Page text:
Sex or Swords?

I recently finished reading an epic fantasy novel by an author who is perhaps a year ahead of me. He is a couple of novels deeper into his series and seems to have a similar, but not bigger, social platform. 

But his books are selling impressively and I enjoyed reading his work, but there was nothing in the quality of the plot, writing, etc. that suggested why he is outselling me.

There are a lot of things in common between our novels. They are both character driven and, though there is a clear plot arc, you really stay engaged because you are rooting for the characters. There is plenty of action and moral dilemmas. If and when I write a review, and I definitely will because this is so important to the author (hinting here!), I realize that it would be similar to many of the reviews I have received for At The Walls Of Galbrieth and The First Decree.

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But there are two fundamental differences, perhaps three.

1) His novels are meant only for adults.

2) There is a fair amount of sex.

There is also considerable swearing, but I don’t think someone buys a book because of the swearing. It might deter a few people, but not act as motivator.

These differences lead me to wonder about whether young adults are reading ebooks – which remains the most popular with all struggling authors – and I will examine this next week.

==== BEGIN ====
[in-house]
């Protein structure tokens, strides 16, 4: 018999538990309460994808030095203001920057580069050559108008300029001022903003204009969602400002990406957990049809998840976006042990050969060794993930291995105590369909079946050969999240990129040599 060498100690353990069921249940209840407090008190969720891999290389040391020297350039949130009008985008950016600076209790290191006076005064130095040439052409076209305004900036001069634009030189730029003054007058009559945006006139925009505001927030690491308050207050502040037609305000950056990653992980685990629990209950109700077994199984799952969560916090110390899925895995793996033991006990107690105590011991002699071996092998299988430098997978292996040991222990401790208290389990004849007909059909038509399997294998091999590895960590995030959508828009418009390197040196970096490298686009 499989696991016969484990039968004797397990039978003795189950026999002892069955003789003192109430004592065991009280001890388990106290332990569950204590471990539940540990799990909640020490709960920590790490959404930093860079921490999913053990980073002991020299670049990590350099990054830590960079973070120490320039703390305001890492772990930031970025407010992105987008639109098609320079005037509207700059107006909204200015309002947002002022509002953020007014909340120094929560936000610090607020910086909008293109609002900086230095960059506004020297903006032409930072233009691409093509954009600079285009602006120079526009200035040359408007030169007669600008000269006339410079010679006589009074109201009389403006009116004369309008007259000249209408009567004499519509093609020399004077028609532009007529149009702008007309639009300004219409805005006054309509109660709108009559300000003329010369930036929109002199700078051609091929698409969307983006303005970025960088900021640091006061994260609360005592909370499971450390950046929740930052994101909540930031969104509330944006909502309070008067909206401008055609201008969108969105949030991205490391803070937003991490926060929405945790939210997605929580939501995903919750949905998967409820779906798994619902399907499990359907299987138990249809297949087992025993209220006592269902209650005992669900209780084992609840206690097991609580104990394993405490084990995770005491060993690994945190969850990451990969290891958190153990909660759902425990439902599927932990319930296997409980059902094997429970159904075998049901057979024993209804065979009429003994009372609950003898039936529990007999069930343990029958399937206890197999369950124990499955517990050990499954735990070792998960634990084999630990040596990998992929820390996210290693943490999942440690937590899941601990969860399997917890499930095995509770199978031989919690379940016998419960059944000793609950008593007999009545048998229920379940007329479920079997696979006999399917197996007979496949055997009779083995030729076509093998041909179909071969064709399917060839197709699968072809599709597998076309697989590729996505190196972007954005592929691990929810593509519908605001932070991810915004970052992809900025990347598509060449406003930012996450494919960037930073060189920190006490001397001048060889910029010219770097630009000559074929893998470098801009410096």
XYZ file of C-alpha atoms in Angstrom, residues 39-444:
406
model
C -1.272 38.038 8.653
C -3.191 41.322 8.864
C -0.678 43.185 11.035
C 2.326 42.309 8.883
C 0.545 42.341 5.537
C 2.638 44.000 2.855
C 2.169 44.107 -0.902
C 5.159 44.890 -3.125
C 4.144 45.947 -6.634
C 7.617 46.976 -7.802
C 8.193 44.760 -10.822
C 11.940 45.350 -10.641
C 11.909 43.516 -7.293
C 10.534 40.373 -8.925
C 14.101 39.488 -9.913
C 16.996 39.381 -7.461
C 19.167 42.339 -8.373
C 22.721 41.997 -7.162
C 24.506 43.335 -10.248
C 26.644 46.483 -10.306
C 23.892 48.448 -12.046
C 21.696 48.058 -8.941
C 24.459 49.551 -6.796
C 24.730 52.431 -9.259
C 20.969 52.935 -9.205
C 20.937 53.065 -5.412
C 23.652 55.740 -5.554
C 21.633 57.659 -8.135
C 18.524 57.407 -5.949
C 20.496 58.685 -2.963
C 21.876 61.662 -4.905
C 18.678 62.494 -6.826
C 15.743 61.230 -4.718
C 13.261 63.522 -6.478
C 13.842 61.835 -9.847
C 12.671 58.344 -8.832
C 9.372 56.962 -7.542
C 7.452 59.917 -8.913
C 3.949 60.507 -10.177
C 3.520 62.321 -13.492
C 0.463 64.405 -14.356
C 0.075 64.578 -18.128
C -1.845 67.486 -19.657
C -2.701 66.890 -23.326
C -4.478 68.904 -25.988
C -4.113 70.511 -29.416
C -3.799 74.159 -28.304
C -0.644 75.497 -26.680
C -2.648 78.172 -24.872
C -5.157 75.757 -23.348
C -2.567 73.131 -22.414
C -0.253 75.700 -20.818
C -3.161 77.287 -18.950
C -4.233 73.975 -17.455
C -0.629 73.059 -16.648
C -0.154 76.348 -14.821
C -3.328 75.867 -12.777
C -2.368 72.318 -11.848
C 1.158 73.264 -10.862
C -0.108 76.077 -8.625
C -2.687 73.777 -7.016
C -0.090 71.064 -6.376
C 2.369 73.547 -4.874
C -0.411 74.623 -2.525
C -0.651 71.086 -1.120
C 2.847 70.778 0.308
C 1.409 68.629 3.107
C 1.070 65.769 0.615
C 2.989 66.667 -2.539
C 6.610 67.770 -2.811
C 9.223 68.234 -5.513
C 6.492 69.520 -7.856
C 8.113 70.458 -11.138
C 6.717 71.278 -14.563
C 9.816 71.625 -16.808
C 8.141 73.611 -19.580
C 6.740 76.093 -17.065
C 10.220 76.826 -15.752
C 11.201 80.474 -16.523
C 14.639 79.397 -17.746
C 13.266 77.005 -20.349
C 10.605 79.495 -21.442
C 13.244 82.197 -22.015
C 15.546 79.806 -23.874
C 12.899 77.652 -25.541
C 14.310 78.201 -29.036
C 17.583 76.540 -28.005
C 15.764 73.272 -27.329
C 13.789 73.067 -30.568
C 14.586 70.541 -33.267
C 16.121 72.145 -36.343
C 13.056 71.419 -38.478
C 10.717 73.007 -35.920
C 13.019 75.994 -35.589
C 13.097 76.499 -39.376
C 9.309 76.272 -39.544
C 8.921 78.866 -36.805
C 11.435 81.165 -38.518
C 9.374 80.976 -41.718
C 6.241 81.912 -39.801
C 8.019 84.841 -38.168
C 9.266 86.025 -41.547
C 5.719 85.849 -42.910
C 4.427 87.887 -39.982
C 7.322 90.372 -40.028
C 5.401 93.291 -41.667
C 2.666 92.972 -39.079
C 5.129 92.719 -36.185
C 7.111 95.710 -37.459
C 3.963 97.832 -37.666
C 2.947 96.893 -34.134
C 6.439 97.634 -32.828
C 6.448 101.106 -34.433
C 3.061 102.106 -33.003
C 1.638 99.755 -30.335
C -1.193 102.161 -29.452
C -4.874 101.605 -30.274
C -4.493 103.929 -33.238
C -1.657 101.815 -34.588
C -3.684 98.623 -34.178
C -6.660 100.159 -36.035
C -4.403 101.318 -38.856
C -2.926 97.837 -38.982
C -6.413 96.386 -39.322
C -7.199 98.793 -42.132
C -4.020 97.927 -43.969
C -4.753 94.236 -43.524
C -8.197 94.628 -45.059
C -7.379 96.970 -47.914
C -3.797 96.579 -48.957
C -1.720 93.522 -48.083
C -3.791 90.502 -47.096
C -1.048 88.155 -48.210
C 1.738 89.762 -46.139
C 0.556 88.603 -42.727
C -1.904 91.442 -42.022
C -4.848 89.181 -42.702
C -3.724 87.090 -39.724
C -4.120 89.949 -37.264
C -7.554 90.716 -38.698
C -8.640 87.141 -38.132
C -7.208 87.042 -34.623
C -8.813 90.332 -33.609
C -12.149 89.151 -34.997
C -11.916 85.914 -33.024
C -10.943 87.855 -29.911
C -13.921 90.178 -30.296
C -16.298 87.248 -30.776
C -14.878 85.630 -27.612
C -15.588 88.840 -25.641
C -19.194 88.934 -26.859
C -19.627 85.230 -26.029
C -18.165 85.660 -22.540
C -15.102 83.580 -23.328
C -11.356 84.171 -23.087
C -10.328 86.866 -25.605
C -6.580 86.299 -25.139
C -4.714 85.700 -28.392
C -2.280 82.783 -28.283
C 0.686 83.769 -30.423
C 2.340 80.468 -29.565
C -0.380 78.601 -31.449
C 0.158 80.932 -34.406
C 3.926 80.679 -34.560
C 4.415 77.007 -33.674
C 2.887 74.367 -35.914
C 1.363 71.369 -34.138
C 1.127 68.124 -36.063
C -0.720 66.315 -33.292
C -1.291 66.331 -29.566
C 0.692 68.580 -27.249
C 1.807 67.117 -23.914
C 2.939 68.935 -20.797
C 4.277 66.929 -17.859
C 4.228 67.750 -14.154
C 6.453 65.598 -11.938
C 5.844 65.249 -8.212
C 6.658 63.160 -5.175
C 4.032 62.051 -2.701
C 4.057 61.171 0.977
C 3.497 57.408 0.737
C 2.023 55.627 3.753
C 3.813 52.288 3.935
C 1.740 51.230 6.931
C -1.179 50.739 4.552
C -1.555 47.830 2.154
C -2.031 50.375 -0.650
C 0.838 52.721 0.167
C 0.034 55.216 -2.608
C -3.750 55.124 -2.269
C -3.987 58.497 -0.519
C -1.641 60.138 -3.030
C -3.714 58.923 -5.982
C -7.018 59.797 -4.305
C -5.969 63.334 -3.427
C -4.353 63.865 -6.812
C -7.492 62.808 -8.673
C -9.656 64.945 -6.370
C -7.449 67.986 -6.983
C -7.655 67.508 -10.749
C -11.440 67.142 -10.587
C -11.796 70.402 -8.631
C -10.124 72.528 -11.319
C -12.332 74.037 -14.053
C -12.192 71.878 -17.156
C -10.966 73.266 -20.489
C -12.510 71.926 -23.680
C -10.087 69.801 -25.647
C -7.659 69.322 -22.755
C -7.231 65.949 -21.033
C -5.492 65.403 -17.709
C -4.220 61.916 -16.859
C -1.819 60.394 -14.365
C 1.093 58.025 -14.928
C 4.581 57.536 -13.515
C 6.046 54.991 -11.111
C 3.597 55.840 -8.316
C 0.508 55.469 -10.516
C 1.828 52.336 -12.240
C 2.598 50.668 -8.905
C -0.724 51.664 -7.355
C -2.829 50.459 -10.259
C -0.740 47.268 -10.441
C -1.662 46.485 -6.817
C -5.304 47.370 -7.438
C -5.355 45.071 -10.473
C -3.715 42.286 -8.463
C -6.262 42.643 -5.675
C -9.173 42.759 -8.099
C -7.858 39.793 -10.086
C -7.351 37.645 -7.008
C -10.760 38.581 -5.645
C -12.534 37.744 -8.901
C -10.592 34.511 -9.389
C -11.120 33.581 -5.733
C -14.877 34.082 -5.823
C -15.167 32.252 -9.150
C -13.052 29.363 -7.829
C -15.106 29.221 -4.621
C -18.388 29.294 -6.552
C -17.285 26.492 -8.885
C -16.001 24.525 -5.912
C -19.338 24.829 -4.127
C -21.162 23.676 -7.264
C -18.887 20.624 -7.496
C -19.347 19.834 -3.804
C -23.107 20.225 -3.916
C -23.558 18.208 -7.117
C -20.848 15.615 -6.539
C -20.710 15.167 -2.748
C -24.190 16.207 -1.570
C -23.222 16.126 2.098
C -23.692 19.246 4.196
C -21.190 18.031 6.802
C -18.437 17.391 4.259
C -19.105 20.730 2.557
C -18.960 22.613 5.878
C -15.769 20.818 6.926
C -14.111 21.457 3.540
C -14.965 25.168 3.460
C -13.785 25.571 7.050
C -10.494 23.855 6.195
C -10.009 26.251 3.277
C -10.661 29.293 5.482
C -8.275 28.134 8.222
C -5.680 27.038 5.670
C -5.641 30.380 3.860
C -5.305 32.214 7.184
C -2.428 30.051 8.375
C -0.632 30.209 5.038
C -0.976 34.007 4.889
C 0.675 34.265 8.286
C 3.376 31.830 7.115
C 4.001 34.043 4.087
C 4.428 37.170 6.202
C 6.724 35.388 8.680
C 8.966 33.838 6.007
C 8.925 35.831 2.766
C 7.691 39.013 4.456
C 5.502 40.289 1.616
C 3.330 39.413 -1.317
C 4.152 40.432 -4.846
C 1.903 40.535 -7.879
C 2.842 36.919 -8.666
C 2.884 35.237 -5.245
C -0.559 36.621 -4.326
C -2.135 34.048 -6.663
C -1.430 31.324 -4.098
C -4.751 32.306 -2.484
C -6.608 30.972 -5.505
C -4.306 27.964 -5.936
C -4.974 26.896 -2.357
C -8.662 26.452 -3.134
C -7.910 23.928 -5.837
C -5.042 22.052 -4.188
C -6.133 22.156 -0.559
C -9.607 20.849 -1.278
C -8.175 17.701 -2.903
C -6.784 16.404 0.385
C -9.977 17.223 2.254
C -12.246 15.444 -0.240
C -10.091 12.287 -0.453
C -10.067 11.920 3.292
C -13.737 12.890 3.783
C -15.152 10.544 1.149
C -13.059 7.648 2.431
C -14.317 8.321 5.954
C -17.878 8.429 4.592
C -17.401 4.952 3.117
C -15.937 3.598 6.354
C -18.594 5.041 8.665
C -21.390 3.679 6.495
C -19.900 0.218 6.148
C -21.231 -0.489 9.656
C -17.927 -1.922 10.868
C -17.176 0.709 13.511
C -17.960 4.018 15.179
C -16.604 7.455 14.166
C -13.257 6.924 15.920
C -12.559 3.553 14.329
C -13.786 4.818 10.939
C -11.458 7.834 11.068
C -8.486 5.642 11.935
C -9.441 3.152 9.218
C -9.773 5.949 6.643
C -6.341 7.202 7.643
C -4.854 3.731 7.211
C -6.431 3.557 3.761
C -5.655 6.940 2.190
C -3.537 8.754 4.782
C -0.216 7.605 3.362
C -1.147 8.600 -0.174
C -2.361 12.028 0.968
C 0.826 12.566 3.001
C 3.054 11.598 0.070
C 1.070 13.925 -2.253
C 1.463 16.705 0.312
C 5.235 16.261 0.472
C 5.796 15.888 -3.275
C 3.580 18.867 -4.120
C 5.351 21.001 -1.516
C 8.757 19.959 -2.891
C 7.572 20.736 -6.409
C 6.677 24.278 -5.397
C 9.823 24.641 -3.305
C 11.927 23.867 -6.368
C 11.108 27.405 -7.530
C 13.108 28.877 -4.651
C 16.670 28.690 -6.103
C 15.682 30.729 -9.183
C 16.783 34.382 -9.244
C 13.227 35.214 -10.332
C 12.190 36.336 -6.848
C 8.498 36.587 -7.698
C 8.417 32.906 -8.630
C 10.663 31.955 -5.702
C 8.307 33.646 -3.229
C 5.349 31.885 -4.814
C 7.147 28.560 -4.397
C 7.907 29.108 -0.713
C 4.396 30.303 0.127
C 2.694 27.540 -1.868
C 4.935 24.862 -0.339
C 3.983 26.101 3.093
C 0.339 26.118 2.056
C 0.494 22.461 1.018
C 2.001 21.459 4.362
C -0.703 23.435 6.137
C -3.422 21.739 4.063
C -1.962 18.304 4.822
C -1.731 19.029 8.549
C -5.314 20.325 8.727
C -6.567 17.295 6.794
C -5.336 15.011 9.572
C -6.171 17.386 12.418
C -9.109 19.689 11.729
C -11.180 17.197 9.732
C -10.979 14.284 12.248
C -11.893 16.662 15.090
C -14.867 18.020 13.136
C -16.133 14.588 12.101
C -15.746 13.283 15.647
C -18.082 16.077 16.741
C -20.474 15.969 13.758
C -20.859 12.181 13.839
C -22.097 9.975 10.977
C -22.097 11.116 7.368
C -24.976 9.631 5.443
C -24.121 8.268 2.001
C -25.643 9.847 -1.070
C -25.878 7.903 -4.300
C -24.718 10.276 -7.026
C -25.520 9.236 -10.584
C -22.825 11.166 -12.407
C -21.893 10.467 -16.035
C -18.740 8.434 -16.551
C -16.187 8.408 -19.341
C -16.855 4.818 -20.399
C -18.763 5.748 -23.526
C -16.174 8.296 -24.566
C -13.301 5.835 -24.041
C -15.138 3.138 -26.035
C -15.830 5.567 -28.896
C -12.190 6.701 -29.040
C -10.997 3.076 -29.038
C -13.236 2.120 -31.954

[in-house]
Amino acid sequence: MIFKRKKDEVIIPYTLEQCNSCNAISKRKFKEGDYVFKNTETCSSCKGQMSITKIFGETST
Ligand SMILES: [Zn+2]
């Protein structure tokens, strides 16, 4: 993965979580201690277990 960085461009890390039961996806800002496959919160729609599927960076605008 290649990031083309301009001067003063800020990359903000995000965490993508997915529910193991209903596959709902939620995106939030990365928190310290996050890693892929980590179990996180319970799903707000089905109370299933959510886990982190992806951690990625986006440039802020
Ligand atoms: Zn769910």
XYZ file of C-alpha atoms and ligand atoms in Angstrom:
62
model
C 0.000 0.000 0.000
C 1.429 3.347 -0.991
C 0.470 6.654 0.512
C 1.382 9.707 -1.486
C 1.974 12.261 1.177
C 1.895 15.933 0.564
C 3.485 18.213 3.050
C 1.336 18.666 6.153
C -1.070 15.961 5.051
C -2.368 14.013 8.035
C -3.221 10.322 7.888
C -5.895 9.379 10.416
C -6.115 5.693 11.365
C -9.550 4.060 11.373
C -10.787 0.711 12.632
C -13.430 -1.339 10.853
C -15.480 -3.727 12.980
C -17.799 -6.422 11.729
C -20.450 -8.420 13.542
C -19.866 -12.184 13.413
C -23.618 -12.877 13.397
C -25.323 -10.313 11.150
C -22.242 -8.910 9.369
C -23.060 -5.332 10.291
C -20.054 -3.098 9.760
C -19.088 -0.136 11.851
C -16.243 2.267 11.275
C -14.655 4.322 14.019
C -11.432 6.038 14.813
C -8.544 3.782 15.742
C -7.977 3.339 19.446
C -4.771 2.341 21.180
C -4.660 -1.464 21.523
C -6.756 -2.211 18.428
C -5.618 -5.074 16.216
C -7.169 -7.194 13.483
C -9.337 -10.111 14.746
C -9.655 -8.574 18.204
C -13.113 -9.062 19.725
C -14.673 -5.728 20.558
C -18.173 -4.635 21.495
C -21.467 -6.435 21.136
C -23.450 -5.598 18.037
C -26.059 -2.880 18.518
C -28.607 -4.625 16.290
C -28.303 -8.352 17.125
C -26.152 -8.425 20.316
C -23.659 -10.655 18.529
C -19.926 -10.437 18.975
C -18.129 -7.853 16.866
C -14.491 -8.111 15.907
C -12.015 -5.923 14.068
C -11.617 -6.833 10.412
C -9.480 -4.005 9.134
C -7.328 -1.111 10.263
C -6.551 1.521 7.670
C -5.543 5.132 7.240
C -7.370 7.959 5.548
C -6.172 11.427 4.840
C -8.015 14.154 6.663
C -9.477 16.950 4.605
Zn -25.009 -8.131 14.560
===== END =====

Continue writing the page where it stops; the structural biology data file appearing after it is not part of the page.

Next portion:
But for now, I want to focus on sex. Let me be honest. I’m very fond of sex and I enjoy reading and writing about it. In my non-fantasy novels, there are probably two graphic sex scenes in each. I believe that the way my characters deal with sex, before, during and after, reveals far more than any long description can ever hope to achieve.

All three books ­– A Gardener’s Tale, The Accidental Activist, and Unwanted Heroes – have garnered criticism from a few reviewers who were upset or disturbed by what they read, but there are many others who mention it positively. There was nothing 50 Shades, or anything violent or forced in these scenes and, in truth, I remain proud of them, even when I know my mother and mother-in-law have read them!

A Gardener's Tale  - new cover

However, what is the place of sex in epic fantasy? The book in question has two sex scenes and neither are particularly graphic or explicit. Throughout the novel there are sexual references but little more than men’s comments or a woman’s thoughts. Both scenes were written well and felt part of the story. Both added to the richness of the characters.

 I have wondered about Game of Thrones, in particular because my 14-year-old is interested in reading and watching the series. I have no doubt that George R.R. Martin wrote what he understood to be sexual mores of that period and I agree that it probably happened as he described, but the sex was clearly not a turn on for me (neither was it for most of Martin’s characters come to think of it).

Much of the sex were men exploiting their power over women and a few scenes are of women who manipulate men to get something they want through sexual favors or binding the men’s lusts to them. All good stuff, perhaps, but not something I want to share with my teenage son.